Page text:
Misconceptions About Log Homes
There are a lot of misconceptions and misunderstandings about the longevity and efficiency of a handcrafted log home. The article below will “debunk” some of those statements backed by research and a whole lot of experience.
Log homes are not energy efficient – incorrect
Handcrafted log home walls have comparable R-values to what you get with standard construction. However we have noted that our homes are often easier to heat than what you would expect from the R-values. There is more to the story — thermal mass. Logs offer better thermal performance based upon its mass.
This is why professionally designed log homes are still being built in very cold climates such as Northern Canada, Alaska, Nordic Countries and Russia.
Termites and other wood boring insects will be attracted to a log home – incorrect
Three words: WESTERN RED-CEDAR. Not only does it have a stunning beauty, the many benefits of Western Red Cedar include that it is naturally resistant to insect attacks. Bugs do not like the smell or oily texture of Western Red-cedar. Almost anything you build with it will last longer and require less maintenance.
Log homes are more expensive than a conventional home – incorrect
Some of our smaller log homes start at just under $100,000. Canadian dollars. A brand new truck can cost upwards of $80,000, it’s funny to think that you could drive around in something that would cost around the same as something you could live in. With today’s pricing on average, it’ll cost $306,677 to build a house. That’s about $200 per square foot, and that’s on the low side.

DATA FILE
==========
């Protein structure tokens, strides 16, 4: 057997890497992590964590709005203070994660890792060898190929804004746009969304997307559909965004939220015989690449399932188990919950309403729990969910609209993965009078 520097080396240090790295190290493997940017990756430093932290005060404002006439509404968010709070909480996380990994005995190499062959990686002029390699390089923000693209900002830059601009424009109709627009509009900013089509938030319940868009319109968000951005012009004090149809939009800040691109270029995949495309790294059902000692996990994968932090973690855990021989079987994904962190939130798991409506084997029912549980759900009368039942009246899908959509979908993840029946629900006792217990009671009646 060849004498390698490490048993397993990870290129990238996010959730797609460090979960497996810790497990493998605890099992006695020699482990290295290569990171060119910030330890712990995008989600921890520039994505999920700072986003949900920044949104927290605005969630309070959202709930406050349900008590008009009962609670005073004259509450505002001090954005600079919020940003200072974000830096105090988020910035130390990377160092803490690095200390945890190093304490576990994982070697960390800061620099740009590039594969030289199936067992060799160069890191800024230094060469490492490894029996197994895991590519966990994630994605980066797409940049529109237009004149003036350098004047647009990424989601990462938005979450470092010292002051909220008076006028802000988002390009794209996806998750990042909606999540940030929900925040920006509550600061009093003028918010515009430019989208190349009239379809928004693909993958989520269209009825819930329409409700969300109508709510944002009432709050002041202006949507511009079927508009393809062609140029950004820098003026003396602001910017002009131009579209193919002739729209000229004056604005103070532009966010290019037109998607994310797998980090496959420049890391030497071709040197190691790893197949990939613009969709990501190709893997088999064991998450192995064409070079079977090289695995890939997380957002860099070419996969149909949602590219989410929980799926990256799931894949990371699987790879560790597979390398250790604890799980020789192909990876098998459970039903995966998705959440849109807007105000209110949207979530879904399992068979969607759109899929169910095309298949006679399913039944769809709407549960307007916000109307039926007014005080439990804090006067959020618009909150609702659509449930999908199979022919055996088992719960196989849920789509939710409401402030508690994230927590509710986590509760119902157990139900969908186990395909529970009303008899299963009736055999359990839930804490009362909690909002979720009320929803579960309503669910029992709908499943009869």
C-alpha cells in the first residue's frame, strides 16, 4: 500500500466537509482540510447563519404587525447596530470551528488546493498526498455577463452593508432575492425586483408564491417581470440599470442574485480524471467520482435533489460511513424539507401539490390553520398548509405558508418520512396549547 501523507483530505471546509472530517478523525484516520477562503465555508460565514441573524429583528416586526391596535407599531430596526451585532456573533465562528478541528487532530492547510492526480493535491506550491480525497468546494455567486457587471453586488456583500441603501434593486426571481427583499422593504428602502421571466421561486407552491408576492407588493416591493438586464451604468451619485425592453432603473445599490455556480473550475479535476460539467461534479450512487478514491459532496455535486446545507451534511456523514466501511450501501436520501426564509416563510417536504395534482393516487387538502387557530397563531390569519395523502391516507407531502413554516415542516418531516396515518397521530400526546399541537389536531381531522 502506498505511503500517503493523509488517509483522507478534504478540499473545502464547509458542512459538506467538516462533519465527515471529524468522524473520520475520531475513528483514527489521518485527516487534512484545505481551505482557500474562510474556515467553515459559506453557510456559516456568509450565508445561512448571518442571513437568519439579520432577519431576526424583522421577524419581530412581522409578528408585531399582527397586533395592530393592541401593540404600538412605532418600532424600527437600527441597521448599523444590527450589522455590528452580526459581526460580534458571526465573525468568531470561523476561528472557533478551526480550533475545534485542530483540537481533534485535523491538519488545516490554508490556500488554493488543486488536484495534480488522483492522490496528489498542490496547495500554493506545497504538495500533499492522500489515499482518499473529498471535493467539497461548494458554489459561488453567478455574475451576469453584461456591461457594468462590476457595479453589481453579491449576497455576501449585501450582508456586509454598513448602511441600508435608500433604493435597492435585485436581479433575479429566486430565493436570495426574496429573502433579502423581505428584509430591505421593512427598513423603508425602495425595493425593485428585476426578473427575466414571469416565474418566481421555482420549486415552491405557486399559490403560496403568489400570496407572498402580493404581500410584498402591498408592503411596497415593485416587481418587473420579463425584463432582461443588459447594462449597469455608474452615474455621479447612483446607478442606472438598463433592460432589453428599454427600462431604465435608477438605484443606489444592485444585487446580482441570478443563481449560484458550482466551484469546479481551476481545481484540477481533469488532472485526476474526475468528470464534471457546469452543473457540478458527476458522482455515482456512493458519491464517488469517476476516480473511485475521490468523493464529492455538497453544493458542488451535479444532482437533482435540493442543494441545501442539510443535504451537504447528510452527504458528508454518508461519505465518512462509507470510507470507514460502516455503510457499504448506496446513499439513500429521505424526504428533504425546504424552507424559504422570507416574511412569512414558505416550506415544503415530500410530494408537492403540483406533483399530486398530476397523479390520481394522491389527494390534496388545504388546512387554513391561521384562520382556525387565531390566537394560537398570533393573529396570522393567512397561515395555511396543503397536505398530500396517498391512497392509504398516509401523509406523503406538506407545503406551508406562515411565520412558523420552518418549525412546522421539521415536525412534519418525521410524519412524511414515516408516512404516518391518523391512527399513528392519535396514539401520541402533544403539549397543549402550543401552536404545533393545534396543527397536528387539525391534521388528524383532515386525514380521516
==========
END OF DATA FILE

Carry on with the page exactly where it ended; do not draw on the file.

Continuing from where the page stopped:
The average ‘per square foot’ price of a Cascade Handcrafted log home shell is $70-$90 per square foot (pending design), plus the cost of the interior finishing. *This pricing is purely an approximation, but as you can see it is very comparable to building a “conventional” house.
Log homes will rot easily – incorrect
Not only does it have a stunning beauty, the many benefits of Western Red Cedar include that it’s a highly revered, durable wood is naturally resistant to rot and decay. Almost anything you build with it will last longer and require less maintenance.
There is no such thing as dry rot as wood must be quite moist to rot. So a properly designed log home with adequate roof overhangs, rain gutters, down spouts and periodic maintenance, will last centuries.
Log Homes require more time to build than a conventional stud home – incorrect
The timeline for getting from the selection of your customized floor plan to being ready to build goes through a lot of different processes. These add up to anywhere from 4 (at best) to 6 months, where a “conventional” home can take anywhere from 6 to 8 months. You can learn more by visiting our web page on Log Home Timelines.
A log home is hard to maintain – incorrect
The first step in the maintenance of the log home is proper design by a professional who knows, based on experience and research what is needed to maintain the log home. The next step is periodic maintenance (about every 5 years) with a good stain purchased from a company that specializes in log home products. The exterior of the home is the main area of maintenance that must be taken care of during the life of the home. The interior stained or varnished walls will never need to be redone unless by choice.